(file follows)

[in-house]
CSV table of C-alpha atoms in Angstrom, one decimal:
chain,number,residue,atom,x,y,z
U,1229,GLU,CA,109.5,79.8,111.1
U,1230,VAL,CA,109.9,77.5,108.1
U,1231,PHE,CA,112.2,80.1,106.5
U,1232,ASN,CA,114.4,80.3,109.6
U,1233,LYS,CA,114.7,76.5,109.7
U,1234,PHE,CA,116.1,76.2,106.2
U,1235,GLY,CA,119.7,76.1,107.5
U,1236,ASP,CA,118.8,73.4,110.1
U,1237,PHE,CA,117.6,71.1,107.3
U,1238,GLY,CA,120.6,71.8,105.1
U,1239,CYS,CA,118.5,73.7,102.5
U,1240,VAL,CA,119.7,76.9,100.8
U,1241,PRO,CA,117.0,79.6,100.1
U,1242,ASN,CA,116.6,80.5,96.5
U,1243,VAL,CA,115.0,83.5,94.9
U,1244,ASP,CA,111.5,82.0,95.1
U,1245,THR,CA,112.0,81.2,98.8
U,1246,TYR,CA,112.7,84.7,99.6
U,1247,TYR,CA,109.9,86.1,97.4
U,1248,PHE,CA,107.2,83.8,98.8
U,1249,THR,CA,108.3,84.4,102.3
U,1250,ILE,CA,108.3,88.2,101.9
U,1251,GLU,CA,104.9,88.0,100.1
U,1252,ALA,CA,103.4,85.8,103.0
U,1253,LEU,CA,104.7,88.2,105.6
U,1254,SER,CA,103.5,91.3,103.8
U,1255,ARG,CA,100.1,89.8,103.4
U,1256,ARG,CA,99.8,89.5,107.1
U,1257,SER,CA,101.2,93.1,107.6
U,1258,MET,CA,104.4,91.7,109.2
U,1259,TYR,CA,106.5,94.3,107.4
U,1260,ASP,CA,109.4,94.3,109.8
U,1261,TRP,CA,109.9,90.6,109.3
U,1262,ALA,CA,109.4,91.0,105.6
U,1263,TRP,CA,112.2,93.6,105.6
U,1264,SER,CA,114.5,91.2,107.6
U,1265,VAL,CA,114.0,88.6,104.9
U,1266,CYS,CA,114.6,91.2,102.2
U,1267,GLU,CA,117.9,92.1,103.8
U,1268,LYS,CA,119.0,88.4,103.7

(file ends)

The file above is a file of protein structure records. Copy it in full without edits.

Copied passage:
[in-house]
CSV table of C-alpha atoms in Angstrom, one decimal:
chain,number,residue,atom,x,y,z
U,1229,GLU,CA,109.5,79.8,111.1
U,1230,VAL,CA,109.9,77.5,108.1
U,1231,PHE,CA,112.2,80.1,106.5
U,1232,ASN,CA,114.4,80.3,109.6
U,1233,LYS,CA,114.7,76.5,109.7
U,1234,PHE,CA,116.1,76.2,106.2
U,1235,GLY,CA,119.7,76.1,107.5
U,1236,ASP,CA,118.8,73.4,110.1
U,1237,PHE,CA,117.6,71.1,107.3
U,1238,GLY,CA,120.6,71.8,105.1
U,1239,CYS,CA,118.5,73.7,102.5
U,1240,VAL,CA,119.7,76.9,100.8
U,1241,PRO,CA,117.0,79.6,100.1
U,1242,ASN,CA,116.6,80.5,96.5
U,1243,VAL,CA,115.0,83.5,94.9
U,1244,ASP,CA,111.5,82.0,95.1
U,1245,THR,CA,112.0,81.2,98.8
U,1246,TYR,CA,112.7,84.7,99.6
U,1247,TYR,CA,109.9,86.1,97.4
U,1248,PHE,CA,107.2,83.8,98.8
U,1249,THR,CA,108.3,84.4,102.3
U,1250,ILE,CA,108.3,88.2,101.9
U,1251,GLU,CA,104.9,88.0,100.1
U,1252,ALA,CA,103.4,85.8,103.0
U,1253,LEU,CA,104.7,88.2,105.6
U,1254,SER,CA,103.5,91.3,103.8
U,1255,ARG,CA,100.1,89.8,103.4
U,1256,ARG,CA,99.8,89.5,107.1
U,1257,SER,CA,101.2,93.1,107.6
U,1258,MET,CA,104.4,91.7,109.2
U,1259,TYR,CA,106.5,94.3,107.4
U,1260,ASP,CA,109.4,94.3,109.8
U,1261,TRP,CA,109.9,90.6,109.3
U,1262,ALA,CA,109.4,91.0,105.6
U,1263,TRP,CA,112.2,93.6,105.6
U,1264,SER,CA,114.5,91.2,107.6
U,1265,VAL,CA,114.0,88.6,104.9
U,1266,CYS,CA,114.6,91.2,102.2
U,1267,GLU,CA,117.9,92.1,103.8
U,1268,LYS,CA,119.0,88.4,103.7